Someone is trying to exploit the deaths of six children for his own purposes - no I don't mean Mick Philpot - this time it is the Chancellor of the Exchequer who has seen an opportunity in a dreadful tragedy.
George Osborne has asked whether the tax payers should finance the lifestyle of people like Mick Philpot - a man recently convicted of killing six of his children. Taxes and benefits are legitimate areas of debate but Mr Osborne is being dreadfully cynical in invoking this terrible tragedy for his own political purposes.
Of course Mr Osborne - in deliberately conjuring up the image of a now notorious and callous individual is inviting the public to think of all people on benefits in the same light.
It appears Philpot killed his children in an effort to frame his ex-girlfriend who had recently left him - taking away her children. There is a question about why this dreadful man did what he did. Did he want to get back some of his children to claim the benefits that they would attract or was he just out to punish the women who left him?
In any case to argue - as some people have - that the benefits system caused the deaths by motivating this dreadful man to hatch his plan to start a fire is nonsense. Stephen Seddon - an equally dreadful man murdered his parents in order to get his inheritance - I am not aware of anyone calling for a ban on inheritances. I doubt we will hear that from people like Mr Osborne in particular.
Dreadful people do dreadful things - it is the nature of these people that is to blame not the 'system'.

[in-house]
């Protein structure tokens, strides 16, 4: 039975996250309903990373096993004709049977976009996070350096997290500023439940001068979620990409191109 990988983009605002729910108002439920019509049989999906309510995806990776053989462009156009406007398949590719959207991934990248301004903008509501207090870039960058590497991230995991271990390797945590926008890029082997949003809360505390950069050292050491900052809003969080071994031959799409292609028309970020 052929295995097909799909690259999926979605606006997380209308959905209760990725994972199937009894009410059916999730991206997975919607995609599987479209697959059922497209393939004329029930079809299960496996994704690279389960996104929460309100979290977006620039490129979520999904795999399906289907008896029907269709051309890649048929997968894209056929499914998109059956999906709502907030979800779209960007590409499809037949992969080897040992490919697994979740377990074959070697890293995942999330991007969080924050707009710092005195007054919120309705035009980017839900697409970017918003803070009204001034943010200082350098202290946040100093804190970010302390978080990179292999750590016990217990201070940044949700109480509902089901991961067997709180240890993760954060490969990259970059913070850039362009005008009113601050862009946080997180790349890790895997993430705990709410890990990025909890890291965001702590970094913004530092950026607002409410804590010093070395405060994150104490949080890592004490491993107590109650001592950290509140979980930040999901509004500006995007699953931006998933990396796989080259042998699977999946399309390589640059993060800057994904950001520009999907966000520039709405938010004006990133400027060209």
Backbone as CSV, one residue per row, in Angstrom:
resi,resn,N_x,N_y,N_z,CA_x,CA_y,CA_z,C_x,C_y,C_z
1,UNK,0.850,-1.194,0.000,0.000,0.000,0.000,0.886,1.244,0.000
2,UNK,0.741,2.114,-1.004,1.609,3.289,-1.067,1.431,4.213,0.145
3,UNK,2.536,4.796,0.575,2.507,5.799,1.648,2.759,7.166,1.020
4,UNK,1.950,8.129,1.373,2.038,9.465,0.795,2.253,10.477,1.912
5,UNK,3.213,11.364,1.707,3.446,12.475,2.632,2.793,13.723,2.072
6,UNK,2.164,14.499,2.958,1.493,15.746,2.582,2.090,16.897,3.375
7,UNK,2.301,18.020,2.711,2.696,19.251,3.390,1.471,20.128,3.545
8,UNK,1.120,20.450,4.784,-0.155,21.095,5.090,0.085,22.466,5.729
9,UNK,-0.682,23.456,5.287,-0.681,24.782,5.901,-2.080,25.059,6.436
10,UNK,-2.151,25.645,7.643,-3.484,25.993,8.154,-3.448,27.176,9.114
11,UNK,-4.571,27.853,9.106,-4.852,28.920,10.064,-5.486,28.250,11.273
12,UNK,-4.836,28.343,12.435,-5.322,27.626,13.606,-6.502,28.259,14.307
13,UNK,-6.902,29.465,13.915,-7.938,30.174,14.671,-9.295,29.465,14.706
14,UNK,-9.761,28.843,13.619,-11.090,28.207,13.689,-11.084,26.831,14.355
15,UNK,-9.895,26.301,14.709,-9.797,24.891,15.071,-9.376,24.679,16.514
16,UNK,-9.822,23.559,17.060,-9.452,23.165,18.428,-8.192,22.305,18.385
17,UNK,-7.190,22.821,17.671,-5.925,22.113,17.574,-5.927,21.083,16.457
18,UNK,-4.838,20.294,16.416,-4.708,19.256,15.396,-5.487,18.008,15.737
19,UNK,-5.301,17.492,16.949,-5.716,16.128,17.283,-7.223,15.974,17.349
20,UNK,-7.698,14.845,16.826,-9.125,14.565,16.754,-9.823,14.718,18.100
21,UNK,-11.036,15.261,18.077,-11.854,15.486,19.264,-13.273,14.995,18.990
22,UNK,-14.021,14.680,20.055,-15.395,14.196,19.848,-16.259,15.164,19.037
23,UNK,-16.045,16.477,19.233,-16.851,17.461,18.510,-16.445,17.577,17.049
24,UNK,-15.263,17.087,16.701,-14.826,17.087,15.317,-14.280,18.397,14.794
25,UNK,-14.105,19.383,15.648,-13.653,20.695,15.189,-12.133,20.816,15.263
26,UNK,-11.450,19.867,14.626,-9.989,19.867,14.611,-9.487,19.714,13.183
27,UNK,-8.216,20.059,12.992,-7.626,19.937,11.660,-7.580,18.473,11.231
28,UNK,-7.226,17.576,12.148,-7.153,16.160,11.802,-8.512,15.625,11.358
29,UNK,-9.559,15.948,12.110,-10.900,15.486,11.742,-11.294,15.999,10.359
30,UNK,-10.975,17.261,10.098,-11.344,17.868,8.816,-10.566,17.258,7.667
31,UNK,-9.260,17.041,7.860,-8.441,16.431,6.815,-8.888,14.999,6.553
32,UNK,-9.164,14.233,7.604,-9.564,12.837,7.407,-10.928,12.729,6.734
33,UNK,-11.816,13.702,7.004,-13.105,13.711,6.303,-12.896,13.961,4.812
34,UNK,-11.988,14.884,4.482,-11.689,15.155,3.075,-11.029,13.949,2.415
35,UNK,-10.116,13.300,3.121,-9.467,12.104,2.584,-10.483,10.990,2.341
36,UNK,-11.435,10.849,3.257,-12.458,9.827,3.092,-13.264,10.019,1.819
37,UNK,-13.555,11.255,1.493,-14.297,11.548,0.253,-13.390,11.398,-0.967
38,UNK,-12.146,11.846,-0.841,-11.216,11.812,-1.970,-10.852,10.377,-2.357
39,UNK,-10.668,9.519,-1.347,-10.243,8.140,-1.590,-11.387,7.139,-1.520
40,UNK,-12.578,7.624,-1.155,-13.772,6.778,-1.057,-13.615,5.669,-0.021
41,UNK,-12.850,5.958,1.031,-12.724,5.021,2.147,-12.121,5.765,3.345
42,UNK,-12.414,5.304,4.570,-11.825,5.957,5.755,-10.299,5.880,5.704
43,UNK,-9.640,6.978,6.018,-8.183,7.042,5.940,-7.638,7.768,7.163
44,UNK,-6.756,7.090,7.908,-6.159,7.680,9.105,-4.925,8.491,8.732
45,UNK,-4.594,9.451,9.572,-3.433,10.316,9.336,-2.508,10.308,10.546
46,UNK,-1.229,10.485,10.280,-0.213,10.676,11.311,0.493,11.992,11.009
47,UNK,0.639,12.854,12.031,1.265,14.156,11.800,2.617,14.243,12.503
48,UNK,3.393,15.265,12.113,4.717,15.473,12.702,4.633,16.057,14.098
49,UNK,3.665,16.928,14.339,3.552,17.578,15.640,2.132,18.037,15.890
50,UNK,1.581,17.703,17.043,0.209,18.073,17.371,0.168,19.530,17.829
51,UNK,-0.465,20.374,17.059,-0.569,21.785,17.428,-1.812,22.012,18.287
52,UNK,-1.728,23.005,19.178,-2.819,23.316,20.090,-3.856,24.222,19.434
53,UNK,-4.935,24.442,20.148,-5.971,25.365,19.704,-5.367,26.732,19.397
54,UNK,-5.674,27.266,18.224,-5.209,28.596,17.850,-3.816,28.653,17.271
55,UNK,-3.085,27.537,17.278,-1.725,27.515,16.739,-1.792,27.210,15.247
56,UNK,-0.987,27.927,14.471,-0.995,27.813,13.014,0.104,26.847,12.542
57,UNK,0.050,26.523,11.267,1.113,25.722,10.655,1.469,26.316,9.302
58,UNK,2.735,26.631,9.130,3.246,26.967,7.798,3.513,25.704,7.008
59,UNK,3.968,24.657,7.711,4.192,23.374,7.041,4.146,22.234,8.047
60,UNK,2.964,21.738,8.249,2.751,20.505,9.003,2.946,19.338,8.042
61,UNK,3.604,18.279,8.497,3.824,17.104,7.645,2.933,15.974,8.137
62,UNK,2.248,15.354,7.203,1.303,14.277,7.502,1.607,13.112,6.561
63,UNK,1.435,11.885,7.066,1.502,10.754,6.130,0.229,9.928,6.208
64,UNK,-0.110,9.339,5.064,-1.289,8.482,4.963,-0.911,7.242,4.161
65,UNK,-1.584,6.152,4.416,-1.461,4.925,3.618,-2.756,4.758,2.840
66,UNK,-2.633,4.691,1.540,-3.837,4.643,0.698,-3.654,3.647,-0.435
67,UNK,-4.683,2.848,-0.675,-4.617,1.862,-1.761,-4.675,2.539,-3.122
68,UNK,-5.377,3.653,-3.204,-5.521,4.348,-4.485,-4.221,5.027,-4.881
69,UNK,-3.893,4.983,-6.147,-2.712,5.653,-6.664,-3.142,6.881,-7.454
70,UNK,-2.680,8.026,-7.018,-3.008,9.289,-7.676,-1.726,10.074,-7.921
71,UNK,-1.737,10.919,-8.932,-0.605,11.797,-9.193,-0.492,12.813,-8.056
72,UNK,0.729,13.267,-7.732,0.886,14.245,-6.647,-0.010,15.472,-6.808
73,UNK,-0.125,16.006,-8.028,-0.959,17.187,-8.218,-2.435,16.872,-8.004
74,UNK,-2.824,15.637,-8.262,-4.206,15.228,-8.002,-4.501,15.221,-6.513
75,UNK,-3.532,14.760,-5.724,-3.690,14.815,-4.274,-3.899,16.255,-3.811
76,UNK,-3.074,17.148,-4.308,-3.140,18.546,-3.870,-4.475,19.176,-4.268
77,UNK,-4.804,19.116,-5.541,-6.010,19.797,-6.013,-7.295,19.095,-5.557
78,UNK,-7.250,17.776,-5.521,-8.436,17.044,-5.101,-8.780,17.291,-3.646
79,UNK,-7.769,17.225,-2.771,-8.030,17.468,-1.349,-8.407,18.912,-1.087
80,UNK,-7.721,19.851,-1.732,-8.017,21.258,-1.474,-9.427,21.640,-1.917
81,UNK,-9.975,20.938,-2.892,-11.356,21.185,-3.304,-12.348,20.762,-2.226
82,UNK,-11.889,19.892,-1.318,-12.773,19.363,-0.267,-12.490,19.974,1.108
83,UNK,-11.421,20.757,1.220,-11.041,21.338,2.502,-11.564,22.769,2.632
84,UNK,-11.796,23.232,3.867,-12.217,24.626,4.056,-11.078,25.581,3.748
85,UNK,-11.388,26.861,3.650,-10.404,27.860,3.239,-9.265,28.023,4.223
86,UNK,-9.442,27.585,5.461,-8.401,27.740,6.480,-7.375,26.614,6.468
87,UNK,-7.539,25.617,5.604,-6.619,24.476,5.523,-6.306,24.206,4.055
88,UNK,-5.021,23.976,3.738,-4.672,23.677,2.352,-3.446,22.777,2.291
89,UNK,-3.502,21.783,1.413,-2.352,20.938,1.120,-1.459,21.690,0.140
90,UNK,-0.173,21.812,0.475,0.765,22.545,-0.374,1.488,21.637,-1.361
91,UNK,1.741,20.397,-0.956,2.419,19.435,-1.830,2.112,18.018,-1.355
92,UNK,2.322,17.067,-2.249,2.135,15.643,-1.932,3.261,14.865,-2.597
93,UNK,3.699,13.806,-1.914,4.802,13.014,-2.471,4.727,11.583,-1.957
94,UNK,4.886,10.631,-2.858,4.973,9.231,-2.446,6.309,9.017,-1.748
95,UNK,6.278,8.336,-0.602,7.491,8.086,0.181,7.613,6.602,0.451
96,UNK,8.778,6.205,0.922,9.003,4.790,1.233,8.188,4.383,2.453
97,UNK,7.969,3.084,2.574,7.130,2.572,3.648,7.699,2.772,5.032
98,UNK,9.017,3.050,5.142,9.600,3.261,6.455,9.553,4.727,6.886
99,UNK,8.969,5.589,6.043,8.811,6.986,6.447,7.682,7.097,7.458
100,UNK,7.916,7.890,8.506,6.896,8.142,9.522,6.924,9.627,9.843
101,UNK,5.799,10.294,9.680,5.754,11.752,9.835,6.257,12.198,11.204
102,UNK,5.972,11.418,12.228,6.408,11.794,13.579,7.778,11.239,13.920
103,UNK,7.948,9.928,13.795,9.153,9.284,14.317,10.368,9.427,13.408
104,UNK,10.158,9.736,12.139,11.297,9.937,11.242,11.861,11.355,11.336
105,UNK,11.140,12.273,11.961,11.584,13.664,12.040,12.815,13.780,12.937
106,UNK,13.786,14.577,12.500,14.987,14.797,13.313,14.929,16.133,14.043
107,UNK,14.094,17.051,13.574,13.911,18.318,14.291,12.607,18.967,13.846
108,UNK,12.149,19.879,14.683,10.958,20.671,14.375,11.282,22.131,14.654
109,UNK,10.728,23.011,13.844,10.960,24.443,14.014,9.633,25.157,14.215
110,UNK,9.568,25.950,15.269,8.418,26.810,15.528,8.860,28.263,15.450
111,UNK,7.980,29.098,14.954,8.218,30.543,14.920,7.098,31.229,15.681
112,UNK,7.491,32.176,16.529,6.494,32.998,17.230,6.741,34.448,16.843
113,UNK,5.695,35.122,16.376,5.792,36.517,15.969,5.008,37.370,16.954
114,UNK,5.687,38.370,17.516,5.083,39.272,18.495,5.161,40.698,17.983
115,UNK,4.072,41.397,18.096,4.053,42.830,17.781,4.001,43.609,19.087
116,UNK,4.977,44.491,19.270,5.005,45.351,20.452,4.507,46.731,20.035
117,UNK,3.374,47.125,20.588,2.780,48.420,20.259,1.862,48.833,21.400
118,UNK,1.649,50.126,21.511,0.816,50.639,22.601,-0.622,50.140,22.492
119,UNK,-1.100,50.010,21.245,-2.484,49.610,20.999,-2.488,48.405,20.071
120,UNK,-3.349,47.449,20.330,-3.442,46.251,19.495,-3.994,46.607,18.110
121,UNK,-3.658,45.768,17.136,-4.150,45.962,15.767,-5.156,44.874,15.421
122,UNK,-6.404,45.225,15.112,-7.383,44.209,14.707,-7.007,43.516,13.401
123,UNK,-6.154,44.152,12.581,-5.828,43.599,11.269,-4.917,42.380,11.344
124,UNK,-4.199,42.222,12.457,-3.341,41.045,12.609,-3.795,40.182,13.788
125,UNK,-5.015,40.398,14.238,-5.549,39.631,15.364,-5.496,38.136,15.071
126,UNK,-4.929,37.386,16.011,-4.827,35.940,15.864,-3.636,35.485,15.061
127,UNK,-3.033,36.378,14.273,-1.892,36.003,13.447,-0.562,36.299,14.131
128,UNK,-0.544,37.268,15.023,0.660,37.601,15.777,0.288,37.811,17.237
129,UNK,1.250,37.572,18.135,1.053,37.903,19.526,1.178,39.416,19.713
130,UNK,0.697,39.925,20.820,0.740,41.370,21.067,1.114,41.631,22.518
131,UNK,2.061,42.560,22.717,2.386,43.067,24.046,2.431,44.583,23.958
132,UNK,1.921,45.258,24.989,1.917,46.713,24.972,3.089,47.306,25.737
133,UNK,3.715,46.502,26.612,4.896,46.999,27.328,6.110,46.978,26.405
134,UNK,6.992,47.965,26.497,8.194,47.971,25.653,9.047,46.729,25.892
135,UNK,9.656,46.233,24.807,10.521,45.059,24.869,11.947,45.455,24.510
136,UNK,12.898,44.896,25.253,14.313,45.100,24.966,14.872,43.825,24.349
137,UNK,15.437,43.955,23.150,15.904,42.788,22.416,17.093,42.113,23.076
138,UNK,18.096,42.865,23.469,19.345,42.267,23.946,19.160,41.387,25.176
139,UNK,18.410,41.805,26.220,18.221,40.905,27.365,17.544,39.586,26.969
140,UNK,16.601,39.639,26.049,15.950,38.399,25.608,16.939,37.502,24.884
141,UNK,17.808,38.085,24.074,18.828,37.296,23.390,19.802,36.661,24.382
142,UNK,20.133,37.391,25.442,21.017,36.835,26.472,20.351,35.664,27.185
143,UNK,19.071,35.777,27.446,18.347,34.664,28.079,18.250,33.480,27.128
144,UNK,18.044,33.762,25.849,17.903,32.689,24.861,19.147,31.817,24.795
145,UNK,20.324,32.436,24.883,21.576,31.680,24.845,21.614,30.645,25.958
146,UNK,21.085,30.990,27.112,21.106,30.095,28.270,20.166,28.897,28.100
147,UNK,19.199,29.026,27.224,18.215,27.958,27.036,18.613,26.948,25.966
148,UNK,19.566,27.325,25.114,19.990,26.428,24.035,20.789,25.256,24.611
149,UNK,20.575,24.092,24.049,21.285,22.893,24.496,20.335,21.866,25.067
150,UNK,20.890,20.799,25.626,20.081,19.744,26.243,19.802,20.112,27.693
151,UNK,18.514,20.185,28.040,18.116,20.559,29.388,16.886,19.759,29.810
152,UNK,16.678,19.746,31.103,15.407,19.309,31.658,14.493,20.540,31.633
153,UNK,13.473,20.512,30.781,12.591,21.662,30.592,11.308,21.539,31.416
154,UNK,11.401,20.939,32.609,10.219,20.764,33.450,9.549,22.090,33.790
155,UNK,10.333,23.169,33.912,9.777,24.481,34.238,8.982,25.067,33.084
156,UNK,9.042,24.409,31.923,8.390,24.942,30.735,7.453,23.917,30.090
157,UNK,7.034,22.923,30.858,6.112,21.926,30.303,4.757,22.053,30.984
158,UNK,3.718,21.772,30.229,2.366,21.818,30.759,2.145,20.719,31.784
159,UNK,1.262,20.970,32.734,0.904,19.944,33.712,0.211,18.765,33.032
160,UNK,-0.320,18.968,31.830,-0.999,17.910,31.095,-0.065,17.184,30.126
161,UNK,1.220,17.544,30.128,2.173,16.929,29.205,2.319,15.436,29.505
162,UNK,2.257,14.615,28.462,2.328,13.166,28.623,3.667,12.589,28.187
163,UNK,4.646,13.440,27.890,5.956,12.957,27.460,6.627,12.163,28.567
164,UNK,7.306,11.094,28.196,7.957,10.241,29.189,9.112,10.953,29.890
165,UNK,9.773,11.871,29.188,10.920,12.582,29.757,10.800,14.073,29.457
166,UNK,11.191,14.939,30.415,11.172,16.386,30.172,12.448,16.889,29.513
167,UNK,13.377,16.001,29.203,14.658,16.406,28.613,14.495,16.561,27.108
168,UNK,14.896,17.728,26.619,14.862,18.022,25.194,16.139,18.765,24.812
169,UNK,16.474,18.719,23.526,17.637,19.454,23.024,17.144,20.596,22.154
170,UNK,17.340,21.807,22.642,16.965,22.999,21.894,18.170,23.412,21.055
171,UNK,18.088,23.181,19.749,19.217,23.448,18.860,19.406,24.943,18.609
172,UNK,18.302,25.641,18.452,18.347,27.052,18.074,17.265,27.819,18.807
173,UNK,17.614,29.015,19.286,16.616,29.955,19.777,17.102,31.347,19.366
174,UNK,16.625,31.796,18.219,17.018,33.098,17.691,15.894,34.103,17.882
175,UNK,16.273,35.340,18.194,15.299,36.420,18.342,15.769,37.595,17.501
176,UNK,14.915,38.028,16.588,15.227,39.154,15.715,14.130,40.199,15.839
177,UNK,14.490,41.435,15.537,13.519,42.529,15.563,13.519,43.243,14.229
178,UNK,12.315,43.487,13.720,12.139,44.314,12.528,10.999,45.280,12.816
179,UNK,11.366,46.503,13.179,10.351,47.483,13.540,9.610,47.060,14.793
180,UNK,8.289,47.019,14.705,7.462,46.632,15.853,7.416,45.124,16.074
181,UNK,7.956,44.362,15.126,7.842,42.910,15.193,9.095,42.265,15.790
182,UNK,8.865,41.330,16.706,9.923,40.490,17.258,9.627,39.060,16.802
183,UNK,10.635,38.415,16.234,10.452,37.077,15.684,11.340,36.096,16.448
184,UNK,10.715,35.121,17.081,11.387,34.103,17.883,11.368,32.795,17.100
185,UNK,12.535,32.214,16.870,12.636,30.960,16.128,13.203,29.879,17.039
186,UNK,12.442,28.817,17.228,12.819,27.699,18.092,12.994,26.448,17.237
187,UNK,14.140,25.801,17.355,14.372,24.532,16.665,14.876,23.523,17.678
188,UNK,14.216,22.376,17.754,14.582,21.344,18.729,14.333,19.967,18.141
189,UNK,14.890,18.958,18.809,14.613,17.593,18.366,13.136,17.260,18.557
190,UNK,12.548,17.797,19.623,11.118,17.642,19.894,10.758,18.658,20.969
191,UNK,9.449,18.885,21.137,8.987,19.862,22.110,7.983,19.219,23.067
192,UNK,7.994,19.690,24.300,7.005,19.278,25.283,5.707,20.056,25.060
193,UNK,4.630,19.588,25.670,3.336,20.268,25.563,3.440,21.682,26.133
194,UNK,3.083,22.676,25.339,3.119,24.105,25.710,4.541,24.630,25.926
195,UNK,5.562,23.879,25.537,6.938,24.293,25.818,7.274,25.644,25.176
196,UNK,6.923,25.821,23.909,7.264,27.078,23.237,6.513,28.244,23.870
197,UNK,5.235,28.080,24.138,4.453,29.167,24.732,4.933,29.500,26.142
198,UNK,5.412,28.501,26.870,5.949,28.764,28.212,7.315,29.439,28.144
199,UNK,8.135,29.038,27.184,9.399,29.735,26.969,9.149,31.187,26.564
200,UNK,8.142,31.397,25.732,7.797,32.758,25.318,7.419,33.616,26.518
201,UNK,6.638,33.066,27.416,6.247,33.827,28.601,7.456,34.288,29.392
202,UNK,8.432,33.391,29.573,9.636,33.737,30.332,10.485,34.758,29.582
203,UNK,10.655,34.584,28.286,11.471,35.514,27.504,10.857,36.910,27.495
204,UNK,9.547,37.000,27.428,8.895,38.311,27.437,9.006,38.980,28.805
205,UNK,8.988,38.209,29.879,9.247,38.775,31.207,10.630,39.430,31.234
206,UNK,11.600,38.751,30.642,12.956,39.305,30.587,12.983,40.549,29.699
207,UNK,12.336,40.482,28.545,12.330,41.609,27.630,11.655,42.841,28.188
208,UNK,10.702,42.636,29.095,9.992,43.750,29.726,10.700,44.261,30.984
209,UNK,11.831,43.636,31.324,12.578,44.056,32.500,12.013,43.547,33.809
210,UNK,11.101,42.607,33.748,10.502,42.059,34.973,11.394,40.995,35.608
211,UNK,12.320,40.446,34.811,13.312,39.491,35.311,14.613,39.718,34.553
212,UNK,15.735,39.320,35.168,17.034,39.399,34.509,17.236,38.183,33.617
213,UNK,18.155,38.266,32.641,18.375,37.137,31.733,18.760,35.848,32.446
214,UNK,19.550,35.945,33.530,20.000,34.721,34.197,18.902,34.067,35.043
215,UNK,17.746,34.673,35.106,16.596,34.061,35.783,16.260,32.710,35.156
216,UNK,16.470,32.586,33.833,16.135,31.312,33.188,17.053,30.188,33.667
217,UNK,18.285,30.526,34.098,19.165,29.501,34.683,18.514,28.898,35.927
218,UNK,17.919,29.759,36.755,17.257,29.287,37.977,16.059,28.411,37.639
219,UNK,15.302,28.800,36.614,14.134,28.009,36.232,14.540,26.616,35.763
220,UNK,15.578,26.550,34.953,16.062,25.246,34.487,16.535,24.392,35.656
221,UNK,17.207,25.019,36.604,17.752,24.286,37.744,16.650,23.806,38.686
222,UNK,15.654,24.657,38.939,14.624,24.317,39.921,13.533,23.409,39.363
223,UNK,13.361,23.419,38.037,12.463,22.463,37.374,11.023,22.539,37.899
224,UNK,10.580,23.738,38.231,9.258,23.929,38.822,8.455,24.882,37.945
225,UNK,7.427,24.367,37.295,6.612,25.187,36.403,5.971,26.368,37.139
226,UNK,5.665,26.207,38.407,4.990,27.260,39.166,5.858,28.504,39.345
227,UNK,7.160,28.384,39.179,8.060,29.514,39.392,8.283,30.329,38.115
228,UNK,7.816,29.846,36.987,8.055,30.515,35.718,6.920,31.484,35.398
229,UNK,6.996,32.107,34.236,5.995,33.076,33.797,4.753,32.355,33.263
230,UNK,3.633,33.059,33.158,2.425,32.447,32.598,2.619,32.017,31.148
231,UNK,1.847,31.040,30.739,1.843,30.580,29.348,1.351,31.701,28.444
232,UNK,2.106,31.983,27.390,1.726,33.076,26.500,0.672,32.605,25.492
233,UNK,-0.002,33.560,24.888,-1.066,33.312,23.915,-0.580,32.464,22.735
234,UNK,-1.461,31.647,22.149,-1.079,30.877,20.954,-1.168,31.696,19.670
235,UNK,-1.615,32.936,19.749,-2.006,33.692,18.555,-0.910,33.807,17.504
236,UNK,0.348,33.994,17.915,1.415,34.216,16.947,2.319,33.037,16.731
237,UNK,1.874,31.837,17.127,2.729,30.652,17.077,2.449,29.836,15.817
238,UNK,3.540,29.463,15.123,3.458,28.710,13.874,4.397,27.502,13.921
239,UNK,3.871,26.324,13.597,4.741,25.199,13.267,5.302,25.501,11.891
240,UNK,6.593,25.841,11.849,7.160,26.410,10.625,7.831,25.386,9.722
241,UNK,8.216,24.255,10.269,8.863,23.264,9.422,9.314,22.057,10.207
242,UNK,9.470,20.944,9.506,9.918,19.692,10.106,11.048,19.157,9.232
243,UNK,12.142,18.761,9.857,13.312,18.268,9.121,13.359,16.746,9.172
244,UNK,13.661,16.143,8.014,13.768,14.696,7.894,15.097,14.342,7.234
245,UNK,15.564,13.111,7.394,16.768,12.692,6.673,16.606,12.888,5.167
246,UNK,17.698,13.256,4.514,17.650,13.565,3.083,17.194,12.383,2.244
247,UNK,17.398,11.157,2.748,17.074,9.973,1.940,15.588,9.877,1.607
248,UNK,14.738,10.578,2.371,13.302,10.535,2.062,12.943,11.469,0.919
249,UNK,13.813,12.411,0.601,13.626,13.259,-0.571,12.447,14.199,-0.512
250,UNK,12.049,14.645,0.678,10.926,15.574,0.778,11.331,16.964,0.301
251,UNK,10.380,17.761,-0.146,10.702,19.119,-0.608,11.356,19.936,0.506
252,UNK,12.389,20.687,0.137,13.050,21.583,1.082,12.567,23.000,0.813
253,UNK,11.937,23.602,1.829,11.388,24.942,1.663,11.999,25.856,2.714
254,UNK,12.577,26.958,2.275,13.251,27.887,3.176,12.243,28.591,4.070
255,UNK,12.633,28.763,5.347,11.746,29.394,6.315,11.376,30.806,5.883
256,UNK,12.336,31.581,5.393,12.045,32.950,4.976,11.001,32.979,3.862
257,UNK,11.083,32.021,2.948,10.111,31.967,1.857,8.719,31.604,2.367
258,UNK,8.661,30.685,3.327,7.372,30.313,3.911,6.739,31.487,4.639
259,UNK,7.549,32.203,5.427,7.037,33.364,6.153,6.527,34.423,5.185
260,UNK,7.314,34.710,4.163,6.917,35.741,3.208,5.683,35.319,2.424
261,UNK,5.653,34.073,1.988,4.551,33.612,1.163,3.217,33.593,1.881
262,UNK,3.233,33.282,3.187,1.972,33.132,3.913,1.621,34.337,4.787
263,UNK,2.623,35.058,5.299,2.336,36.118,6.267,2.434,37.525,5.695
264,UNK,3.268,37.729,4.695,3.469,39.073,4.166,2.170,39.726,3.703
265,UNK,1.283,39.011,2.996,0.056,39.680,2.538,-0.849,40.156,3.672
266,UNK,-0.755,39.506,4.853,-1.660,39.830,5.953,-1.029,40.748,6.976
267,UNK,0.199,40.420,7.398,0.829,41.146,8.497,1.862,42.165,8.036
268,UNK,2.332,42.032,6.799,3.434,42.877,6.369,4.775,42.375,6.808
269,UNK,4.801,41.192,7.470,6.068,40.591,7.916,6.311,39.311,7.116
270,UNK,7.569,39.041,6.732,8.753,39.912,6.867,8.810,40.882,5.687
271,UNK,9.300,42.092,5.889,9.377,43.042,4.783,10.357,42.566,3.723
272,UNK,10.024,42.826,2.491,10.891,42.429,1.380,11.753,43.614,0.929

It is enough that Philpot is a hated man - it suits Mr Osborne case to use this man's infamy.
It would be odd if the Chancellor of the Exchequer took a particular interest in the financial affairs of one family - or even the few families that live similar lives. Of course Mr Osborne wants thousands of families to have less money and he does not mind associating them with the callous and greedy Philpot no matter how unfair that is. That six innocent children died seems irrelevant to Mr Osborne. Perhaps like Philpot, Mr Osborne sees only an opportunity in all this.
Again - that tax payer's money is spent on benefits needs to be discussed. The idea of genuinely encouraging capable people back to work could be a positive one - if there are jobs to go to and people can be given the right support to get back their confidence and skills. The problem is when politicians choose to stoke up hatred of whole sections of the community for their own political aims - because this damages our society and it certainly makes nonsense of the idea of us all being in this together. The enmity and resentment will last long after Mr Osborne has taken his generous pension.
Of course thousands of people will have their benefits reduced and will still not be able to get jobs.
Is it that any methods available to Government to get people back into work (or to do anything) are so crude and clumsy that they know that people are bound to suffer and that demonising them is a necessary prerequisite to make it politically acceptable to the voters? After all who cares if some 'welfare scroungers' cannot get jobs but have their benefits cut anyway?
This is the politics of hatred and envy and it is cynical and it's destructive. But Mr Osborne knows he will get some support from some voters and that is good enough for him.Suggest a correction